#002-30doh. Remaining Heat ~ #001 For 30 Days of Haiga ~ September 2014
red maple leaves
in this last remaining heat
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Digital Drawing and Painting
- 8 x 12 Inches @ 300 ppi
- Zen Brush App
- ArtStudio App
- Adobe Photoshop Elements 12
This is my response to Prompt #001 [for Sept. 1] Use the early autumn/spring kigo phrase “remaining heat” (Northern Hemisphere); “still cold” (Southern Hemisphere)
Haiga is one of the many Haiku and Related Forms in the field of poetry.
Haiga as I see it is image which includes haiku as part of the image—image and haiku as one work (see a more detailed version of how I see haiga below).
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Welcome to 30 Days of Haiga ~ September 2014
Prompt #002: [for Sept. 2] Use the early autumn/spring kigo phrase “coming of autumn” (Northern Hemisphere); “coming of spring” (Southern Hemisphere)
Please add the URL for your response to Prompt #002 by clicking on the link box below and adding your information:
Click to see what others are doing and have fun.
The Prompts for the next three days follow. Simply add your response to the link box that will be provided on the appropriate day:
- #003. [for Sept. 3] Dogs or Mars (the planet)
- #004. [for Sept. 4] Island(s)
- #005. [for Sept. 5] The Solar System or Use the kigo phrase “new coolness” (Northern Hemisphere); “spring dawn” (Southern Hemisphere)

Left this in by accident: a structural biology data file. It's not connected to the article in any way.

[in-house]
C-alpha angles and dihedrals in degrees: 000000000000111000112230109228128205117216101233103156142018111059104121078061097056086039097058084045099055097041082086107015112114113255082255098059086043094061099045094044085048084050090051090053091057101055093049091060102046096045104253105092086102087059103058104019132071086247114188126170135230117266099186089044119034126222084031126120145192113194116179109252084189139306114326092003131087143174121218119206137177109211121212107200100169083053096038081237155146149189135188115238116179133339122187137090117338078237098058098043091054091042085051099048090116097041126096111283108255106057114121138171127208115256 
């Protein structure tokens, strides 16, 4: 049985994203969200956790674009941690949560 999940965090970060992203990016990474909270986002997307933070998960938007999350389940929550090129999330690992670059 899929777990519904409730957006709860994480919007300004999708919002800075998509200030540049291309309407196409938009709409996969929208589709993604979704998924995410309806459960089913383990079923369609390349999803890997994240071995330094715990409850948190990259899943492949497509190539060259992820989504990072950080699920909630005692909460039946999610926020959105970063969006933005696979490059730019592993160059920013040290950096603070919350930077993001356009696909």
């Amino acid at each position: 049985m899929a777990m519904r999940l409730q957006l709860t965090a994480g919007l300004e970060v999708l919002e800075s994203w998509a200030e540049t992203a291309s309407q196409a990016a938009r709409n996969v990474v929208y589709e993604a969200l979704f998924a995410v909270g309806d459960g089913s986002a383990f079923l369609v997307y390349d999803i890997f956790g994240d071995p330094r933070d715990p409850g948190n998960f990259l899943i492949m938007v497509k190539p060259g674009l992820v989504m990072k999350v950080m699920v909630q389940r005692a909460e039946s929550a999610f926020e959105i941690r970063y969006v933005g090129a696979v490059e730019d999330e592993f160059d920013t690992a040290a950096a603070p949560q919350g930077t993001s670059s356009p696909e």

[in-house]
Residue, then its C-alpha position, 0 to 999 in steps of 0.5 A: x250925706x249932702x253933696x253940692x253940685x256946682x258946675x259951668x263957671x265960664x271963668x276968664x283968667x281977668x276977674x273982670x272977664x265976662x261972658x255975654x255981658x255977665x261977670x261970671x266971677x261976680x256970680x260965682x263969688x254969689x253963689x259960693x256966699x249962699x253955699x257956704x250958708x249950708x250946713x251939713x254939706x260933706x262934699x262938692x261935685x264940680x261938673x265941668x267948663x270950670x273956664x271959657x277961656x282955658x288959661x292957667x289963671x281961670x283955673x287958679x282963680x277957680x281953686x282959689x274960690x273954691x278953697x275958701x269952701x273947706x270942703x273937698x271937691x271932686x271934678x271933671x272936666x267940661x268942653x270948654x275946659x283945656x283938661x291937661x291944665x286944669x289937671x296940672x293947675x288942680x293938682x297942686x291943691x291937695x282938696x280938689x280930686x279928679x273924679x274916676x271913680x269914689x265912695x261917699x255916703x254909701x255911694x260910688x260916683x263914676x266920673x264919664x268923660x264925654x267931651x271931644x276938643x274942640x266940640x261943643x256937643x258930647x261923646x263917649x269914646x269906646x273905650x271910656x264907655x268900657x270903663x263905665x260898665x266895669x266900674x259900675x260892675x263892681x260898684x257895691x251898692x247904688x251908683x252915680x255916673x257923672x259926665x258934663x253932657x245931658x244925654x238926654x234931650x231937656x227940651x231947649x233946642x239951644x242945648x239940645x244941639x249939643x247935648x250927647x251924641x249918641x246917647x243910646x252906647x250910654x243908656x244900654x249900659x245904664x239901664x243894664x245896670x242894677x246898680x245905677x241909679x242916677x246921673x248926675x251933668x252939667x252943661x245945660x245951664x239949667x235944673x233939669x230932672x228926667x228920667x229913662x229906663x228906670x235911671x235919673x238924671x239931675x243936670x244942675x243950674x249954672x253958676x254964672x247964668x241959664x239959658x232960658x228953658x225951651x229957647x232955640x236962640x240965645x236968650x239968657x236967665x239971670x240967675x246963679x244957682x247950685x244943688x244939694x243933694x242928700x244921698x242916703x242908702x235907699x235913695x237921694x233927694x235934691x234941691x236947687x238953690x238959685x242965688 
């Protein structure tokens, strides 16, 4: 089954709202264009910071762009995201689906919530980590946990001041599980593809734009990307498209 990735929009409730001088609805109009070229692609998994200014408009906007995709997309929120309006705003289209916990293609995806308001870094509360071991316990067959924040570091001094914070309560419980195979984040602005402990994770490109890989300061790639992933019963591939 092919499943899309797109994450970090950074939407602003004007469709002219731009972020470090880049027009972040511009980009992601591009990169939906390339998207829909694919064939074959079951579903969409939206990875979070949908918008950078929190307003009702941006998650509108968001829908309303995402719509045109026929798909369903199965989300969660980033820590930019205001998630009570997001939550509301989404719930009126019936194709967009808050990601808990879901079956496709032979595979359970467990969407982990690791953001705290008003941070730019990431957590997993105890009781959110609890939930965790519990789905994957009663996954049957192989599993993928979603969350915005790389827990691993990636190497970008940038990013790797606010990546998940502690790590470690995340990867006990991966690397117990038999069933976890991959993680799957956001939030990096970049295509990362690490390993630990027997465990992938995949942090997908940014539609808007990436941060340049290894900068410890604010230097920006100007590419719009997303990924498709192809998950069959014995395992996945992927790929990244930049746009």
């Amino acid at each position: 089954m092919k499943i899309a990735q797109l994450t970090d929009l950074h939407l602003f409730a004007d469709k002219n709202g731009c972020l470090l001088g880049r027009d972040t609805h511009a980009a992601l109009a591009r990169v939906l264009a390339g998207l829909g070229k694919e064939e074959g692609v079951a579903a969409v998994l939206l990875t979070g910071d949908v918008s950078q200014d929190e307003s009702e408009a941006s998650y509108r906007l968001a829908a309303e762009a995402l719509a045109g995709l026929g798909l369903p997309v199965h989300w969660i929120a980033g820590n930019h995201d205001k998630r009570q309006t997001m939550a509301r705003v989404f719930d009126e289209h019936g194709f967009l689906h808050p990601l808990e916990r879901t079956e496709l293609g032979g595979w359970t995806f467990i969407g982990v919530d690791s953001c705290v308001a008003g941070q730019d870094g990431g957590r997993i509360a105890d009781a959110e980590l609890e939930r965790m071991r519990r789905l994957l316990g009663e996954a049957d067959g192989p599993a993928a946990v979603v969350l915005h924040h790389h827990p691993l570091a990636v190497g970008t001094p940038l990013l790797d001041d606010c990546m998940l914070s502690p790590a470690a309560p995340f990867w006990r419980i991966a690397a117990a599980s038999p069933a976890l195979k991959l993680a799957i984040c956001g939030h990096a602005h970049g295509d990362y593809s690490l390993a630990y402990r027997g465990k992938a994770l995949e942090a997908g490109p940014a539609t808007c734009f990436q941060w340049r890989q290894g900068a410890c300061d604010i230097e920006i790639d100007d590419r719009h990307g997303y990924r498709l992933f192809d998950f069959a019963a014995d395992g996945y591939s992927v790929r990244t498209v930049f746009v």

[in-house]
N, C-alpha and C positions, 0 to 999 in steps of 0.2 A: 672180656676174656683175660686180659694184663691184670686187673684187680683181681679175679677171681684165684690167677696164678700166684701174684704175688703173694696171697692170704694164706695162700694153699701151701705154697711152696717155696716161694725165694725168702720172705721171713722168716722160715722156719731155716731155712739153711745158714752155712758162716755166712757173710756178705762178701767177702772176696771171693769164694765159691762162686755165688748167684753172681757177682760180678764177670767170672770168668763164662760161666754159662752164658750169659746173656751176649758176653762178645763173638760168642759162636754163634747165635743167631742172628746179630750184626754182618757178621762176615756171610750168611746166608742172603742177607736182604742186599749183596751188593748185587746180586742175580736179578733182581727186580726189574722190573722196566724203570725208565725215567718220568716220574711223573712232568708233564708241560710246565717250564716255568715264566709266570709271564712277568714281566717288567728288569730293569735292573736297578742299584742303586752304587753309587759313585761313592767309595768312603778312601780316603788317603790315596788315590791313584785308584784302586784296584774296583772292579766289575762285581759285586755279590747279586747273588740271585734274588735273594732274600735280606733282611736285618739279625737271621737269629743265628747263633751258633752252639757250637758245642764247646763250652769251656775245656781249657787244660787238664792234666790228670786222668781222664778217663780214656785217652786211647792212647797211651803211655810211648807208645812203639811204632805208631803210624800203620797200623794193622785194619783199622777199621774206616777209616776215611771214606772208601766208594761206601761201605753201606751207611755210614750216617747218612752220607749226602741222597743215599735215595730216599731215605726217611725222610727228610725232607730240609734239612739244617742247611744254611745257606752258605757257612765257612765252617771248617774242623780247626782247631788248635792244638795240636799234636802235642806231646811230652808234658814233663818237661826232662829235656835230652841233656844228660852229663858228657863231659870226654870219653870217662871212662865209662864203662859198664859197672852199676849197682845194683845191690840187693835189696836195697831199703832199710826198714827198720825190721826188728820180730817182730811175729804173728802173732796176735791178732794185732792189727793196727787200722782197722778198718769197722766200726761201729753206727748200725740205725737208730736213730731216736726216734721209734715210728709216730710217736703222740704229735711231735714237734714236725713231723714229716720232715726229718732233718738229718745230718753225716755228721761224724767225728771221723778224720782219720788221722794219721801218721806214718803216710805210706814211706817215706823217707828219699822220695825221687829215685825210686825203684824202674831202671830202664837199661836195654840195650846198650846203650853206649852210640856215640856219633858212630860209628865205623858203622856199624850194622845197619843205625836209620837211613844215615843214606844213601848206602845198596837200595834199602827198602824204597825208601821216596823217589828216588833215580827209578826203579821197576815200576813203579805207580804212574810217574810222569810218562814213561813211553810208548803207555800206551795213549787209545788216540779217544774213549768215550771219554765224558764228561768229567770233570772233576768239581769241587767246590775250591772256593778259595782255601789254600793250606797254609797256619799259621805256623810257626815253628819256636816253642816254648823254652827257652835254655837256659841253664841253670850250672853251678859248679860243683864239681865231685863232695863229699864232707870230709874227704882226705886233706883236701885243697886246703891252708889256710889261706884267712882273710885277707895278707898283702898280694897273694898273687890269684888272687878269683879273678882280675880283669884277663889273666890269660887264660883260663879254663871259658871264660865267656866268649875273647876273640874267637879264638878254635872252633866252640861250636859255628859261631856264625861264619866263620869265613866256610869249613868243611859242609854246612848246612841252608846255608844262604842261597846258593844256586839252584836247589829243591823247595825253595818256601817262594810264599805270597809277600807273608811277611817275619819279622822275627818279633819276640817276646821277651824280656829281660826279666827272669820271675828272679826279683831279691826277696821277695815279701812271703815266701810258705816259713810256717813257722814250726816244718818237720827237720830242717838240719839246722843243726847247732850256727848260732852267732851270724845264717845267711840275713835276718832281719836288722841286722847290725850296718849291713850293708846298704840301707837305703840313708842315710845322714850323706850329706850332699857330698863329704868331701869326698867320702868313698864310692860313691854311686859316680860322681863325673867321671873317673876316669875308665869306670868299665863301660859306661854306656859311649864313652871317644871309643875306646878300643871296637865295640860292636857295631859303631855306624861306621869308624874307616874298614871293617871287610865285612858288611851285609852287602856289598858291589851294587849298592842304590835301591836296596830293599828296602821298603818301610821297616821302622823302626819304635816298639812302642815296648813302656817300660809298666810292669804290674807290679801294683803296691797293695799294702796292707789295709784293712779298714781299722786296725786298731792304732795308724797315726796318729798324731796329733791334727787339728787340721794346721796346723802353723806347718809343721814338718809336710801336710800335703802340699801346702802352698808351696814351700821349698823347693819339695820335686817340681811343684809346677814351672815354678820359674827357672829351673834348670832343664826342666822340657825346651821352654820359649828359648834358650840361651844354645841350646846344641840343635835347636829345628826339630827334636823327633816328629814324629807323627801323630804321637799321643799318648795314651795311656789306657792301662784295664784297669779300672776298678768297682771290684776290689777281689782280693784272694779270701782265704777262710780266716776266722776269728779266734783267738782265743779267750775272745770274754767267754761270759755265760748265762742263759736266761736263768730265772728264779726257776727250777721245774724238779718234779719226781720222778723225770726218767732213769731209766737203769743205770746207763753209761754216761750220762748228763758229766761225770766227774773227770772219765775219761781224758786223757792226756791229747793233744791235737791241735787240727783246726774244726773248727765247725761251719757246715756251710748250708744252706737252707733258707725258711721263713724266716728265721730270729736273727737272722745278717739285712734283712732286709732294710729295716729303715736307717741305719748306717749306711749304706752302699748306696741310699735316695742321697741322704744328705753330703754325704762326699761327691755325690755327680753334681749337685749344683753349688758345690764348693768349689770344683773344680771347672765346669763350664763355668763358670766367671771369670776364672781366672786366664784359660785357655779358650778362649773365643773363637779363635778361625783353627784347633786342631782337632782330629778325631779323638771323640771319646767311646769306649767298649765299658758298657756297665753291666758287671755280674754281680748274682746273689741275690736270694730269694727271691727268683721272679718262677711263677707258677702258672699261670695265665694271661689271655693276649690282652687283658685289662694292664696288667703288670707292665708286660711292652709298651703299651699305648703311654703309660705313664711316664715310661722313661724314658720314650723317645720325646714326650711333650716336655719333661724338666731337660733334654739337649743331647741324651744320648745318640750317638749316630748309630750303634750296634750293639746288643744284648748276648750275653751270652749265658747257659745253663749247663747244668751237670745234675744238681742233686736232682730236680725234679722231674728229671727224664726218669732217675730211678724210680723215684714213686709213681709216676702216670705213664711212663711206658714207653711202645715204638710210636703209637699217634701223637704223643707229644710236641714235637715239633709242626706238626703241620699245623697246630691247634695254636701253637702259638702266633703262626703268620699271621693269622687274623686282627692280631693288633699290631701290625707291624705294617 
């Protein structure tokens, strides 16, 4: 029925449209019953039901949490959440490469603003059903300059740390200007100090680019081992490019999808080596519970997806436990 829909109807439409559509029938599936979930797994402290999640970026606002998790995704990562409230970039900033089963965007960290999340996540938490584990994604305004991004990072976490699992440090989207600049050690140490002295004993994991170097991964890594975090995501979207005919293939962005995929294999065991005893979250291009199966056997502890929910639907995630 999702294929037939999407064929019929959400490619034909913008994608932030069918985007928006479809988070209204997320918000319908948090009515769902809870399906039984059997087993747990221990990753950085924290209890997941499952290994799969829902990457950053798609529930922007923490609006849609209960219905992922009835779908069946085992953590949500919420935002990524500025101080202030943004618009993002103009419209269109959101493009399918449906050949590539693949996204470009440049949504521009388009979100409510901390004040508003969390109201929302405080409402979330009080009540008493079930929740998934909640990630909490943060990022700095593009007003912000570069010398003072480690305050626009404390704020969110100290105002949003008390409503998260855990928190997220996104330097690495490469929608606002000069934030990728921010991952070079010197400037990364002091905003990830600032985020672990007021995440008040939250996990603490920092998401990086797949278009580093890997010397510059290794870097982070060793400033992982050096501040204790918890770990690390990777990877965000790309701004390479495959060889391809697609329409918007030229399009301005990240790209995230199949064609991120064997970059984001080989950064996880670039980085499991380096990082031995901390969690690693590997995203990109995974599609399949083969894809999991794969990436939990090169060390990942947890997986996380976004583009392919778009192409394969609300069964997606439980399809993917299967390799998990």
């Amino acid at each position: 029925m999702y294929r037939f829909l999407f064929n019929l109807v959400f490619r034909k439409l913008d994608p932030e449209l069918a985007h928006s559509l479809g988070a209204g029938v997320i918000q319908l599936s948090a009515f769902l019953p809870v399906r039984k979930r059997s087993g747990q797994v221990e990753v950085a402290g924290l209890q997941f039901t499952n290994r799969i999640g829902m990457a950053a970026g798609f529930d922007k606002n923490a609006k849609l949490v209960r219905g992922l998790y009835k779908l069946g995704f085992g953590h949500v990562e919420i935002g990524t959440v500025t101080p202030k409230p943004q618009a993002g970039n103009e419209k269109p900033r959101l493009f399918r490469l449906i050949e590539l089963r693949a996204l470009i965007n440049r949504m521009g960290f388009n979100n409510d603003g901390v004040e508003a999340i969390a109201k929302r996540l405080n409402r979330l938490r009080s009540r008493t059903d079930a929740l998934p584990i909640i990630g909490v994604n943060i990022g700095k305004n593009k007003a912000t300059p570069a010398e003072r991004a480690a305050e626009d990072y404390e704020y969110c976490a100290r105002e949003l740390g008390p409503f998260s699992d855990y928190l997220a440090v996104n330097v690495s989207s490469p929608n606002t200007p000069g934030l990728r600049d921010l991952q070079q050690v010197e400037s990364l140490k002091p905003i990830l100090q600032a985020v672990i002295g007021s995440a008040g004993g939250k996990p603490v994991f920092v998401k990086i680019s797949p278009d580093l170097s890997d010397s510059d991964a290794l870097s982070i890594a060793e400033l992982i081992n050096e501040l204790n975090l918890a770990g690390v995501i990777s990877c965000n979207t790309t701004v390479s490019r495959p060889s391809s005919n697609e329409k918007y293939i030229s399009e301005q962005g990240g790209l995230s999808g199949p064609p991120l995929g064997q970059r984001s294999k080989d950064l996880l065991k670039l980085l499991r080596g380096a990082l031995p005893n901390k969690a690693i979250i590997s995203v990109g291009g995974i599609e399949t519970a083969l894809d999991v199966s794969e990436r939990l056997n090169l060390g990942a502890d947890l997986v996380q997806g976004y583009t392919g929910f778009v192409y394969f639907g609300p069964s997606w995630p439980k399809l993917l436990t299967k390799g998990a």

I suspect we each have our own ideas about haiga. Currently this is how I see haiga:
Both the image and the haiku of haiga should be able to stand alone, independent of each other, each remaining a solid work. Together as haiga, along with a visual balance, they should each offer something new or different to the other—a greater understanding or an alternative perspective possibly. In haiga the image should be more than a simple illustration of the haiku and the haiku should do more than simply describe the visual that is apparent in the image. There should however be a connection between the two that is enhanced by their relationship together in the work. This is the ideal I attempt in my haiga. Sometimes I succeed in these things. Sometimes I do not.
The bottom line is of course to have fun creating haiga and to learn about the ways others create haiga too. Aloha—Rick
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